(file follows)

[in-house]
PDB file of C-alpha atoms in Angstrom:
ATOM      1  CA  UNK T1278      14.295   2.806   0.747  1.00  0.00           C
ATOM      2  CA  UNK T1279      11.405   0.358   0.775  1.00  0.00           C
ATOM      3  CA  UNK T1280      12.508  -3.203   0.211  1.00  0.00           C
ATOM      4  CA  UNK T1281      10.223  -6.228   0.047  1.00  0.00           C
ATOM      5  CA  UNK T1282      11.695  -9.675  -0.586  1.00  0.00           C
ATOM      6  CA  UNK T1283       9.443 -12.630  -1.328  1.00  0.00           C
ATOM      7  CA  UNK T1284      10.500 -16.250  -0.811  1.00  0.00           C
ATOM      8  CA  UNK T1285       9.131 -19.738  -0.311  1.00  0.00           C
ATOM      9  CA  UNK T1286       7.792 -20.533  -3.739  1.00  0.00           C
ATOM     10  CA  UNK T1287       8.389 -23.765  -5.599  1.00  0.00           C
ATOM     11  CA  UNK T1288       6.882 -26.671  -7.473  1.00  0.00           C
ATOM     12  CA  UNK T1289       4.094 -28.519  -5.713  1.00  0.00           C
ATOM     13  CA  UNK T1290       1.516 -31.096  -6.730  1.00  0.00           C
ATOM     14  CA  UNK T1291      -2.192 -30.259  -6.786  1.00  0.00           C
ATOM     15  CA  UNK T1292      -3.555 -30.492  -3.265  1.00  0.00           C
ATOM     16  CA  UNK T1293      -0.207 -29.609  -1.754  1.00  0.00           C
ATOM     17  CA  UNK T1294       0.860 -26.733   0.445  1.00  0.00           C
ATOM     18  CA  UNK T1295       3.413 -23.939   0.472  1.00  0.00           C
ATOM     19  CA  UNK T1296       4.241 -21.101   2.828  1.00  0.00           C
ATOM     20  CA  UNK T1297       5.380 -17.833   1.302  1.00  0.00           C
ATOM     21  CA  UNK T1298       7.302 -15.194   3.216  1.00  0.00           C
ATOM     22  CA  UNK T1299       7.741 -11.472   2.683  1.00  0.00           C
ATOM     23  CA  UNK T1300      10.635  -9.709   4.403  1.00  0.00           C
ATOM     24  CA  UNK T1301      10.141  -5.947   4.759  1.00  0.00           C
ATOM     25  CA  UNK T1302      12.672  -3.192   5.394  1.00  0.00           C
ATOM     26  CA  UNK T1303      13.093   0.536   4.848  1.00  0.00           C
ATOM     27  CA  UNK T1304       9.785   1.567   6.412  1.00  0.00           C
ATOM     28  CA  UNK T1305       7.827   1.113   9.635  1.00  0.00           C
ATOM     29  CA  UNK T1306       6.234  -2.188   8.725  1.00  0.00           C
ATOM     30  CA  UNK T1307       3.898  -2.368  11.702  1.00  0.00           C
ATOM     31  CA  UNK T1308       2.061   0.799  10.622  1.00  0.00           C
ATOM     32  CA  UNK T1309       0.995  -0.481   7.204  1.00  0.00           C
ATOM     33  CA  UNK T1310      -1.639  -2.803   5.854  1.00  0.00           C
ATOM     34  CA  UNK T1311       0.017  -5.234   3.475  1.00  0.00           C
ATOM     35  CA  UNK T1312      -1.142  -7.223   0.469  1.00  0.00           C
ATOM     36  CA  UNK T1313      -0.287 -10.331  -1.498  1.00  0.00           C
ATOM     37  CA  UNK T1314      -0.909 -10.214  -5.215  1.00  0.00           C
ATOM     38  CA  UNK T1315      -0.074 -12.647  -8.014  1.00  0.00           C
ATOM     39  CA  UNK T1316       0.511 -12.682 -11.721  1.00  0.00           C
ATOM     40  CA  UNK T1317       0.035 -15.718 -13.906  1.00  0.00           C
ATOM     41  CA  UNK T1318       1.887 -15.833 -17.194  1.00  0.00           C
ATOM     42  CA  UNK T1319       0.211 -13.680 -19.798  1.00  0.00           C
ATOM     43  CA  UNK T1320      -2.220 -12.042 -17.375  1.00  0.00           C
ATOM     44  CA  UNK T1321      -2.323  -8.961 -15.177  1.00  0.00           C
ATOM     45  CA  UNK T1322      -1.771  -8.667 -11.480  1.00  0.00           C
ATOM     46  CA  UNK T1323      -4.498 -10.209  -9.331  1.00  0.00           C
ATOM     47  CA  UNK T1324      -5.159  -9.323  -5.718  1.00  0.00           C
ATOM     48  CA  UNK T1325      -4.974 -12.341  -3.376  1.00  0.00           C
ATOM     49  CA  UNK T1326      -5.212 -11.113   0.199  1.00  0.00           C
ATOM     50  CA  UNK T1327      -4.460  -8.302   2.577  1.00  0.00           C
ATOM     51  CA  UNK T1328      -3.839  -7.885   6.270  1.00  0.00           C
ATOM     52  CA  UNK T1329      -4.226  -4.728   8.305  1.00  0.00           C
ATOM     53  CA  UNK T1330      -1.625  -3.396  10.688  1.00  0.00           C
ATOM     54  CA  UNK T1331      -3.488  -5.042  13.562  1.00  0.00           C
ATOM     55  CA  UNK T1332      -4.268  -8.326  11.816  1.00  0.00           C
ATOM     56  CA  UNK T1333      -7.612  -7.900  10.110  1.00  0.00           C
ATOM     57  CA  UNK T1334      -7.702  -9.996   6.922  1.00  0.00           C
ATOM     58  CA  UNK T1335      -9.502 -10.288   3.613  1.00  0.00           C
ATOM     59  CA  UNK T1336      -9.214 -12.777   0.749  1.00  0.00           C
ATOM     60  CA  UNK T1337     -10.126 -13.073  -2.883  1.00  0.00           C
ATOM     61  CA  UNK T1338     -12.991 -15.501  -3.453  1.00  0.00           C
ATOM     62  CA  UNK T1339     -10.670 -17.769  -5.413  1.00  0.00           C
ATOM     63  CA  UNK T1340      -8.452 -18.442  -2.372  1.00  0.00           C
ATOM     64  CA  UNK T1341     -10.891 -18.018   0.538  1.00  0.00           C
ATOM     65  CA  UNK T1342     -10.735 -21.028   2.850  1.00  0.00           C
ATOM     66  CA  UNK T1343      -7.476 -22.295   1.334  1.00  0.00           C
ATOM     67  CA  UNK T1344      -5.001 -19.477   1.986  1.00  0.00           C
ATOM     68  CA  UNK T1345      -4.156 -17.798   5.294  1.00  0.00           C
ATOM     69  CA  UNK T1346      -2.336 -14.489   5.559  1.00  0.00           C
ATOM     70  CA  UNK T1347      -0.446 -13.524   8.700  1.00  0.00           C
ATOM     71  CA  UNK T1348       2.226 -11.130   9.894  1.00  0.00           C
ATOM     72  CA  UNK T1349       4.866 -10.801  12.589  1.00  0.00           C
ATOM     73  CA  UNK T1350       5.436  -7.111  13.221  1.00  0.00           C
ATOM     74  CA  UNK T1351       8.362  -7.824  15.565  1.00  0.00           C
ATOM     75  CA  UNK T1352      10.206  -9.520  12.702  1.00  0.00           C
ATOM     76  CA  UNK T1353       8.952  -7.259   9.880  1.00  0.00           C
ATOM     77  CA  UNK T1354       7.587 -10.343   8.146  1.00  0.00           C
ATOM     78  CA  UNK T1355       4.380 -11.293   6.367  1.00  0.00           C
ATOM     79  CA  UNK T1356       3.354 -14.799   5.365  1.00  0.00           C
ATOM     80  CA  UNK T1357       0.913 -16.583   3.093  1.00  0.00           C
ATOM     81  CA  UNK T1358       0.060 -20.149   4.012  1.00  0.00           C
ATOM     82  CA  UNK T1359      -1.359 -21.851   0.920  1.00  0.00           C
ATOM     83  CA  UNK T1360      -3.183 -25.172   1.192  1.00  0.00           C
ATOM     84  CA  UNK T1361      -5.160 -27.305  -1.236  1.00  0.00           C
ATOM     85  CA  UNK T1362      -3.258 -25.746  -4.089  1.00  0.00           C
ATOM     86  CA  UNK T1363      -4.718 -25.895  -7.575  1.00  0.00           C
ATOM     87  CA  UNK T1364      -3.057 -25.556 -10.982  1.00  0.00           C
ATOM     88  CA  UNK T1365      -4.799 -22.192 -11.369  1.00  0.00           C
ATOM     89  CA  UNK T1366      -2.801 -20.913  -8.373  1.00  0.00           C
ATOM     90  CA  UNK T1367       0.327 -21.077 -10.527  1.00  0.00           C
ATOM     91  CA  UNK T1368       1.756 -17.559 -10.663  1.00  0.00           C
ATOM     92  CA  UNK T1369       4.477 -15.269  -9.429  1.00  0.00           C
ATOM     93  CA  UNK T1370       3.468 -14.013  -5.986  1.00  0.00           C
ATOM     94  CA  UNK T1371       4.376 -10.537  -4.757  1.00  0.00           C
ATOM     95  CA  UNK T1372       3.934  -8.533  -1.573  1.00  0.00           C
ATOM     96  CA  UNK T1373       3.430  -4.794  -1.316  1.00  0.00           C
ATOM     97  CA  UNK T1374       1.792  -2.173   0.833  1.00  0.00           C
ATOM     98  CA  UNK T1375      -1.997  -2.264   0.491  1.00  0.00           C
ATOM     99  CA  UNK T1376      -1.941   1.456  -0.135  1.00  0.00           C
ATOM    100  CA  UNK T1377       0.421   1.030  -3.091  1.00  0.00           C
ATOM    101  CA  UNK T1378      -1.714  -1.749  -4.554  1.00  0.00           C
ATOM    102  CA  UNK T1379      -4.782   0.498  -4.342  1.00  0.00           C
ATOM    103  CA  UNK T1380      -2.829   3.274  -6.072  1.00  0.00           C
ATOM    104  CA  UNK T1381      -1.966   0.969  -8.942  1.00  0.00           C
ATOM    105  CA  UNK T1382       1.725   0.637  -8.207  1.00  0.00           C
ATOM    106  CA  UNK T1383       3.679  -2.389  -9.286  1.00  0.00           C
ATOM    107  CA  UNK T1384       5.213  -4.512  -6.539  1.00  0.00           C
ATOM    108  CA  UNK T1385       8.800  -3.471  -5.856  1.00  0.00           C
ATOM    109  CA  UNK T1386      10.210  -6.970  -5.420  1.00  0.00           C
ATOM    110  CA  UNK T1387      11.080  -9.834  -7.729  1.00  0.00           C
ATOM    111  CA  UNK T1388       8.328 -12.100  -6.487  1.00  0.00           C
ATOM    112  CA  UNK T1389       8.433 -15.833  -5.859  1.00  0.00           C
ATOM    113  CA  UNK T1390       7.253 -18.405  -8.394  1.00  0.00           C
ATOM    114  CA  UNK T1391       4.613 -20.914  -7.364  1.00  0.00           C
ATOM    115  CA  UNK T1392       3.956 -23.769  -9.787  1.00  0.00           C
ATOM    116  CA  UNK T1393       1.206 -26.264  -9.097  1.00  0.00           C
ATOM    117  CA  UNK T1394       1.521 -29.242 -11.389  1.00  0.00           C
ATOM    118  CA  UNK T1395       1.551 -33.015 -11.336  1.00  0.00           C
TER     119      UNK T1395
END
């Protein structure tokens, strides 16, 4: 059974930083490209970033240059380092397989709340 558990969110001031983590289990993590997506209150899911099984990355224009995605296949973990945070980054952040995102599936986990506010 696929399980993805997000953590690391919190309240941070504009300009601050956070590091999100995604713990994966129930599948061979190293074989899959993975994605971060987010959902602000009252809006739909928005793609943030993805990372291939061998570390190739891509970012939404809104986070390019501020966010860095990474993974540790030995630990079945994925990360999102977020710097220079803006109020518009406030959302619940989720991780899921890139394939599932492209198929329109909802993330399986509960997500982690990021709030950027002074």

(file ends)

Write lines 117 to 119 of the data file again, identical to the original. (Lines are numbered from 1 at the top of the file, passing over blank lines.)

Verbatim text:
ATOM    115  CA  UNK T1392       3.956 -23.769  -9.787  1.00  0.00           C
ATOM    116  CA  UNK T1393       1.206 -26.264  -9.097  1.00  0.00           C
ATOM    117  CA  UNK T1394       1.521 -29.242 -11.389  1.00  0.00           C